Racism is like sewage. Whether we’re currently engaging in a national dialogue about it or not, it’s still there. It runs under our streets, our buildings, our society. Millions of tons of shit.
A few months ago, a national dialogue about race bubbled up to the surfice in all its stinking, rancid glory. That dialogue flared up when we all found out that the governor of my home state of Virginia, Ralph Northam, appeared in his medical school yearbook photo wearing blackface beside someone in a Klan hood (or perhaps it was him in the Klan hood next to a guy in blackface—neither explanation really helps his case). And in that moment, we could all see what racism looks like. It was tangible. It was real. We could point to it and cringe.
That kind of racism is actually rare. More often, it trickles along beneath our collective consciousness, quietly infecting everything.
Systemic racism is not as obvious, and a lot of people try to claim it no longer exists. “It’s gone. What systemic racism? ‘Black Panther’ was one of the most popular movies ever, therefore, racism is over,” they claim.
Unfortunately, it doesn’t work like that.
Three recent studies prove just how many millions of gallons of fetid, systemic racism still fill our country. Let’s start with education. A couple months ago, a new report found a $23 billion racial funding gap for schools. The report stated:
“Overwhelmingly white school districts received $23 billion more than predominantly non-white school districts in state and local funding in 2016, despite serving roughly the same number of children.”
Let me repeat that number so it echoes in your head: twenty-three billion dollars! The following should go without saying, but I’m going to say it anyway, because I’m kind of a dick that way: Education is important.
A kid’s entire life can rest on the type of early schooling he or she receives. A good education creates opportunities; a bad education shuts doors in a child’s future face. (I don’t mean she has a face from the future or even a futuristic face. I mean in the future, the door is shut in her face. You probably knew that.)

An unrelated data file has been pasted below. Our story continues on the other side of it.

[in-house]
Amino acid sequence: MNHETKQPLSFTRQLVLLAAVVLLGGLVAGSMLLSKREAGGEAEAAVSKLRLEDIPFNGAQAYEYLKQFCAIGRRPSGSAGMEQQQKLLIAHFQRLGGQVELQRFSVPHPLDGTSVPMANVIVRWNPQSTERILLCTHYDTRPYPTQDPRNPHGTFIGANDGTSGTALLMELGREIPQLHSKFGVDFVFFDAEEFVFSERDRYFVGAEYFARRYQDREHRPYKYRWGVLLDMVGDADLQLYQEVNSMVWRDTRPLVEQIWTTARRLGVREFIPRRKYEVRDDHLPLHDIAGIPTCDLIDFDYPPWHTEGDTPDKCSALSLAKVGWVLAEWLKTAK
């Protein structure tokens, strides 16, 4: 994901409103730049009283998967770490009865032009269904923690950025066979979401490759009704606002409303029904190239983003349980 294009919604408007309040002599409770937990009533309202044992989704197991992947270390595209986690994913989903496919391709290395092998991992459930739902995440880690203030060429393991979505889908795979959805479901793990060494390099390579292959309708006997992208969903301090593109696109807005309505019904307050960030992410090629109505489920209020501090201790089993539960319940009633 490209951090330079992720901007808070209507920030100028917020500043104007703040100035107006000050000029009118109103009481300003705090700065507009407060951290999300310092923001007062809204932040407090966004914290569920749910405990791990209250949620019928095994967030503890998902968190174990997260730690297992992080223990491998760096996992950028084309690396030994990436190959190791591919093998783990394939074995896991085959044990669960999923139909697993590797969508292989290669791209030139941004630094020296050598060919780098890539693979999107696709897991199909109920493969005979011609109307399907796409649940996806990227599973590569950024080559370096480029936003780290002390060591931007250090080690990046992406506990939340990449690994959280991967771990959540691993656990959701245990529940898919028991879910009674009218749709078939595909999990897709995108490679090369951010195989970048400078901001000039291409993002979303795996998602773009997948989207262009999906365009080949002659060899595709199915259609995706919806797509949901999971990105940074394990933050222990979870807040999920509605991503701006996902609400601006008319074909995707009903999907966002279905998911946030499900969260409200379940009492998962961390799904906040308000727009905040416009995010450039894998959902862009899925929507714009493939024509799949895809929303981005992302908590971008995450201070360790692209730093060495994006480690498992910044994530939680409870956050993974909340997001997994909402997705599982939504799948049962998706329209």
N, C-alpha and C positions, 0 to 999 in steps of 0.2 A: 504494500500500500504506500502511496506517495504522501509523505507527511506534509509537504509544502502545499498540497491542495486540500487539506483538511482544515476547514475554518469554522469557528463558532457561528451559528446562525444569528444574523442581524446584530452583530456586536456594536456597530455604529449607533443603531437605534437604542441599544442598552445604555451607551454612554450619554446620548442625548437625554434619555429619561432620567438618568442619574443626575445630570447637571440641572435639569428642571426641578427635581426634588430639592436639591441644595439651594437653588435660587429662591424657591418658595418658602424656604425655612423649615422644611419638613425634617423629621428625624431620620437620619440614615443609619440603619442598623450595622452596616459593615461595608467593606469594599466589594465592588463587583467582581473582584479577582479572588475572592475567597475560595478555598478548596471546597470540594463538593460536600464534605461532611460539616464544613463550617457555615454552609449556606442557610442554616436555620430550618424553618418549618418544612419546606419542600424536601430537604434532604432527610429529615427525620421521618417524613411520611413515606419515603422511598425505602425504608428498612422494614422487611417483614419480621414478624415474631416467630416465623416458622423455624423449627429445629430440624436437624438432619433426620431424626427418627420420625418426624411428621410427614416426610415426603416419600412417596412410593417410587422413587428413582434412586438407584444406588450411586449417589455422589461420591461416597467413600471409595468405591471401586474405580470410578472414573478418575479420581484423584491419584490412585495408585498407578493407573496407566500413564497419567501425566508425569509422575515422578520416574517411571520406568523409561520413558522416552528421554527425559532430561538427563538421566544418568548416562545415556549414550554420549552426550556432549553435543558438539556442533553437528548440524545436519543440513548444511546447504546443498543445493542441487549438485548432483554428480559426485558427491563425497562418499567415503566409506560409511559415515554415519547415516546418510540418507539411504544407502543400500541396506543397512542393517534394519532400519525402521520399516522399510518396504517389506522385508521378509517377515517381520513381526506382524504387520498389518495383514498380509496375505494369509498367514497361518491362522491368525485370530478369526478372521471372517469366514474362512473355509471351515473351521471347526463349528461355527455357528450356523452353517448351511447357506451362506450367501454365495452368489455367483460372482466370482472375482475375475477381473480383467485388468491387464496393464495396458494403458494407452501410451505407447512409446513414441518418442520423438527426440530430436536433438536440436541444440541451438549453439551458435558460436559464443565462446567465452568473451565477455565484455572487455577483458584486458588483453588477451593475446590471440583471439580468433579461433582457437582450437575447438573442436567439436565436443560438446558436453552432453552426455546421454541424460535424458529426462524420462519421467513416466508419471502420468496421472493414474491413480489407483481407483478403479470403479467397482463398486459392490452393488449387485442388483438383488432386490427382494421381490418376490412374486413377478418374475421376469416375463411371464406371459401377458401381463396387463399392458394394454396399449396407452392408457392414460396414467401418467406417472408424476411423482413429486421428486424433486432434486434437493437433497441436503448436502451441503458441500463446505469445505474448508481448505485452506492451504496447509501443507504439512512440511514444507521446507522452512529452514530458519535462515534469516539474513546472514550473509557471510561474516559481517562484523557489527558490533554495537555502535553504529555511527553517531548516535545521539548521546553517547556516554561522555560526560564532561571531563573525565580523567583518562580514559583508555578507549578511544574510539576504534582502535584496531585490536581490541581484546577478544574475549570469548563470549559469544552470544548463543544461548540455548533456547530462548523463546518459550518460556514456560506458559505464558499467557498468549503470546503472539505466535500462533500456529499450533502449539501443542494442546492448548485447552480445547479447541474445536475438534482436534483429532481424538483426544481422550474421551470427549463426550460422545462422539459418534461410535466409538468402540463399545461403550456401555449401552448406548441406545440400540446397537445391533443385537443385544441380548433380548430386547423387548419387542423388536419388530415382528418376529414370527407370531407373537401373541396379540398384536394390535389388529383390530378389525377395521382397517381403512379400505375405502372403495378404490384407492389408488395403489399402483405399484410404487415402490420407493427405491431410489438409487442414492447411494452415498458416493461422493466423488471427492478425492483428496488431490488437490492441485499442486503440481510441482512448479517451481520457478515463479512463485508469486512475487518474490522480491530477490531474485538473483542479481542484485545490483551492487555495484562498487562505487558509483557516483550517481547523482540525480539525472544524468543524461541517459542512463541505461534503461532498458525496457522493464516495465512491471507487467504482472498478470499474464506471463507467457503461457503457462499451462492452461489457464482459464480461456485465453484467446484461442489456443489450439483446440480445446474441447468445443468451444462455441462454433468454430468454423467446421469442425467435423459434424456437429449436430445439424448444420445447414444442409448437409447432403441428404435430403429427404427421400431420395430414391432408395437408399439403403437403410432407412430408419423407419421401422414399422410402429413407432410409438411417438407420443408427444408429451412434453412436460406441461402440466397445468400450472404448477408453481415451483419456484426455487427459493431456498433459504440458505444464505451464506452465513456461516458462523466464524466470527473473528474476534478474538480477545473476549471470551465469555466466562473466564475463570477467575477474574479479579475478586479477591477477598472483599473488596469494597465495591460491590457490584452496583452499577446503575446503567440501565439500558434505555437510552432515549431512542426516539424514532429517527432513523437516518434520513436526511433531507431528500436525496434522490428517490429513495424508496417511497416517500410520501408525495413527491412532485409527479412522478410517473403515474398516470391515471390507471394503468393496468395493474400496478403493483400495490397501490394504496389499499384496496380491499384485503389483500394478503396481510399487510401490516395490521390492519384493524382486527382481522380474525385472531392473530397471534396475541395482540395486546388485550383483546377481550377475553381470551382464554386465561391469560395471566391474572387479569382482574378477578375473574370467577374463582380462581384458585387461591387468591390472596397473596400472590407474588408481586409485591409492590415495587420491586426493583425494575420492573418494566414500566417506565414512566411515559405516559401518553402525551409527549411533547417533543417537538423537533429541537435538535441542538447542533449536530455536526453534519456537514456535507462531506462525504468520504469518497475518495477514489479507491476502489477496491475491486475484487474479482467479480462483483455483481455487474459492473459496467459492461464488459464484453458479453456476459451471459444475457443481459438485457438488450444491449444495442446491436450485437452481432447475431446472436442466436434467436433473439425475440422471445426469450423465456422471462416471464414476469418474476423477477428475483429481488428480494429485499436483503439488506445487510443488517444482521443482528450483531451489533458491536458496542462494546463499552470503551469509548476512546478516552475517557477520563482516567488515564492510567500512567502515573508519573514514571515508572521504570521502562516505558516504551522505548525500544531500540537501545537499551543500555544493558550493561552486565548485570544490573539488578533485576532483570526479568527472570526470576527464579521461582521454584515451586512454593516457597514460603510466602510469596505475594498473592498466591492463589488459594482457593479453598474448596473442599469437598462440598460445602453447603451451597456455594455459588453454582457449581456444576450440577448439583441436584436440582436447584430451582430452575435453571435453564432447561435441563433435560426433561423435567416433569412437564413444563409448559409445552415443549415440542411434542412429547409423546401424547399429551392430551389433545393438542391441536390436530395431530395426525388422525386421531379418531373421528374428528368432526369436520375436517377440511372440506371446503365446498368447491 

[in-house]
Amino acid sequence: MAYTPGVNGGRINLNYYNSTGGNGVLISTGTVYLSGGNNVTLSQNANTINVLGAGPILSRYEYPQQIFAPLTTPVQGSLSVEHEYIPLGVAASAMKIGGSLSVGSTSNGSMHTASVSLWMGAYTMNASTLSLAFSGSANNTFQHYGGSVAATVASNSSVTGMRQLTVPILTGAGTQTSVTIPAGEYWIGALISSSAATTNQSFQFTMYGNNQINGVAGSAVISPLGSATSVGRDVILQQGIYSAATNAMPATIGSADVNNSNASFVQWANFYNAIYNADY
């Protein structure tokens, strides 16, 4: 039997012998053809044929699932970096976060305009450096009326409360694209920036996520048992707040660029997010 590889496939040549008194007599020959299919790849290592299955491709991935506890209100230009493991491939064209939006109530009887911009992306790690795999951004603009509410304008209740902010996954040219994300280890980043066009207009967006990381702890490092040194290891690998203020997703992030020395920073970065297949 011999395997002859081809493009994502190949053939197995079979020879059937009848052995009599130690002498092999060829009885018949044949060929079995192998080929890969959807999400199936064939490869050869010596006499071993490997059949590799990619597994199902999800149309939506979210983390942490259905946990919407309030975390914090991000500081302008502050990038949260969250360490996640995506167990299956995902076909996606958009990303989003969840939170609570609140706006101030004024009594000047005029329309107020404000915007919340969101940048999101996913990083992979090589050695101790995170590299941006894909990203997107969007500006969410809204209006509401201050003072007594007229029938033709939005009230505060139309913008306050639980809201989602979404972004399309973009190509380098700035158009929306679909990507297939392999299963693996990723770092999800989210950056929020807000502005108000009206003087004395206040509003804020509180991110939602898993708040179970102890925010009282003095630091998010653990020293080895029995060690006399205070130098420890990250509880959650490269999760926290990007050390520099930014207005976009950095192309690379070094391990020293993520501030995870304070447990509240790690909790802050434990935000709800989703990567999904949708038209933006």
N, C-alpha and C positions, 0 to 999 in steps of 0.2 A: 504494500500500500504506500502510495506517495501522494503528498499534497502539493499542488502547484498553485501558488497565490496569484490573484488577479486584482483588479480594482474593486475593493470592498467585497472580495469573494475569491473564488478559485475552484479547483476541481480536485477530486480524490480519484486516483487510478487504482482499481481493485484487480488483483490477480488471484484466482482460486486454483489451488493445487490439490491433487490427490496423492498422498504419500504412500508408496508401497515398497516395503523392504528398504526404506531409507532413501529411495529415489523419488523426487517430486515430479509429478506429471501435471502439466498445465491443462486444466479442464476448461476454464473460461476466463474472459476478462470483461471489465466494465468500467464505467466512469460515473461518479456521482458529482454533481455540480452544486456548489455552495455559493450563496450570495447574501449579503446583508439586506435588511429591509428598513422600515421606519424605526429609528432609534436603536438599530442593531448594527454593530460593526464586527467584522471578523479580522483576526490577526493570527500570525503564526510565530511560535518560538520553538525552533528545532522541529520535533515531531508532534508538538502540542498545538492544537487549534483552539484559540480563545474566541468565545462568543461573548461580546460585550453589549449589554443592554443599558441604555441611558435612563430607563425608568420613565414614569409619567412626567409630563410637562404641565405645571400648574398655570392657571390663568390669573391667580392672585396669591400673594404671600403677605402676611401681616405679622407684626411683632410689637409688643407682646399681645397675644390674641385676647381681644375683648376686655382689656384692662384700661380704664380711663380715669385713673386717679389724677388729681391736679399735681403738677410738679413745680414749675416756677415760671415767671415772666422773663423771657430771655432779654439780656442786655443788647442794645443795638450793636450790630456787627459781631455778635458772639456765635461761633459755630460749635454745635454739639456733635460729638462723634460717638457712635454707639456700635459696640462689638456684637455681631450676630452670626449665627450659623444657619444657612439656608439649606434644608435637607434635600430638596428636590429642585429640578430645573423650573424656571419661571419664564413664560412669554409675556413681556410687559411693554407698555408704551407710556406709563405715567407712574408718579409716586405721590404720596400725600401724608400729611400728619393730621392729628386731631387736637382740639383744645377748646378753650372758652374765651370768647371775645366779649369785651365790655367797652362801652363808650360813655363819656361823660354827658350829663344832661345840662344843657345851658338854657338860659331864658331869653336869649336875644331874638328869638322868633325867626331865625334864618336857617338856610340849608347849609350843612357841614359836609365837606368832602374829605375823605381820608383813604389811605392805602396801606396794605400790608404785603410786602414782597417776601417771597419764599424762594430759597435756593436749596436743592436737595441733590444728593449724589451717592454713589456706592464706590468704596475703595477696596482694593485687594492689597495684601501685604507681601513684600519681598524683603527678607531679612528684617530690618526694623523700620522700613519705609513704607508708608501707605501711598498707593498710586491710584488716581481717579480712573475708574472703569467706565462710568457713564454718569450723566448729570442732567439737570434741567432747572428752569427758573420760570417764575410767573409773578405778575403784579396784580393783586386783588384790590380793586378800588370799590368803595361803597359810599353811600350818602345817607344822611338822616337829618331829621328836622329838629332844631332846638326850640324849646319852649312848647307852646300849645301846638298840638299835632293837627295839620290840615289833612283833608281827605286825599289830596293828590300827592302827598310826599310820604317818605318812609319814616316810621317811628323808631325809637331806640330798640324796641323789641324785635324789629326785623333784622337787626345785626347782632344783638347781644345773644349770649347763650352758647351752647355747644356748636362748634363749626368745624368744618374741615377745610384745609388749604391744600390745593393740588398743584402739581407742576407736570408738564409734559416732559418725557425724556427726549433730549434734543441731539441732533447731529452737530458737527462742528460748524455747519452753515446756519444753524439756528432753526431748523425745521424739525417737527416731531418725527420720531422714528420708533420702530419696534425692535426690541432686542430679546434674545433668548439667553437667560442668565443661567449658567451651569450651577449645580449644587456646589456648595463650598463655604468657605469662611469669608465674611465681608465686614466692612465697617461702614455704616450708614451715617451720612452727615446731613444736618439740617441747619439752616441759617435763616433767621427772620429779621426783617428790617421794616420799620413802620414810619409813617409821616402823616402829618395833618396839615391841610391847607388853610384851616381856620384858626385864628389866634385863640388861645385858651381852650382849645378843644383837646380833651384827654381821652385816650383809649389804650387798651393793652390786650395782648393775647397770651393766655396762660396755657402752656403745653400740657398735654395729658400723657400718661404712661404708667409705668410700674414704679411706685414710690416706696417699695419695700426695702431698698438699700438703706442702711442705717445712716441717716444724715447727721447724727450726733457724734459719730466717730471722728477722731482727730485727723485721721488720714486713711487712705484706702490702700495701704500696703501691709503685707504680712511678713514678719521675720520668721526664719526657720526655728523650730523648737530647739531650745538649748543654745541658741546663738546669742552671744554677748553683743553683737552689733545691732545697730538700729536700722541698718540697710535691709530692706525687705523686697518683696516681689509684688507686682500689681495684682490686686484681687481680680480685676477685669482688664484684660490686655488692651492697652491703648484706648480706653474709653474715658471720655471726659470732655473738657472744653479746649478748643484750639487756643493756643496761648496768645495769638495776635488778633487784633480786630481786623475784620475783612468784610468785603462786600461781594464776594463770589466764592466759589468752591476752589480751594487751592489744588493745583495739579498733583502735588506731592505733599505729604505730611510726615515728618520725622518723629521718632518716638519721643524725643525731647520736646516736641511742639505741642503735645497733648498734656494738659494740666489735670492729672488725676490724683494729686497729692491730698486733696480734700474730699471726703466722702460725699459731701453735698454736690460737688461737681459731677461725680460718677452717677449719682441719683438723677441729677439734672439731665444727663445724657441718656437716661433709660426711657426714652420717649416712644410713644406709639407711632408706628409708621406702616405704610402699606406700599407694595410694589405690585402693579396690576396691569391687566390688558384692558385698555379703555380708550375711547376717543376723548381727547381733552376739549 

In schools with the most funding, students are given laptop computers and trained how to succeed. In the least funded schools, teachers dole out antiquated textbooks that say that dinosaurs were large frogs and slavery was just an early American internship program that got out of hand.
This is when the squishy liberals say, “Lee, that’s because we have a racist president who hates funding the education of people of color.” And while I agree that having a racist president doesn’t help matters, that $23 billion is from 2016, while President Obama was still in office.
Squishy liberals then reply, “But that can’t be. I thought Obama ended all racial inequality and brought love and Tootsie Pops to the world.”
No, not exactly. You’re only two words off, though. Obama ended all reporting on racial inequality. Fewer people mentioned the sewage under our society when he held the highest office. You see the difference? The cold truth is that systemic racism against black, Hispanic and indigenous people exists no matter who’s in the White House.
Let’s move on to climate change. There can’t possibly be racial disparity when it comes to weather, could there? Hurricanes don’t exactly only hit black neighborhoods.
True. But racist policies often come into play after the storms or flood waters have subsided.
A new NPR investigation “found that white communities nationwide have disproportionately received more federal buyouts after a disaster than communities of color.”
One of FEMA’s services for disaster-ravaged towns is to purchase damaged properties when people don’t want to live there anymore. And yet, according to the NPR report:
Federal disaster aid is allocated based on a cost-benefit calculation meant to minimize taxpayer risk. That means money is not necessarily doled out to those who need it most but rather to those whose property is worth more — and to those who own property in the first place.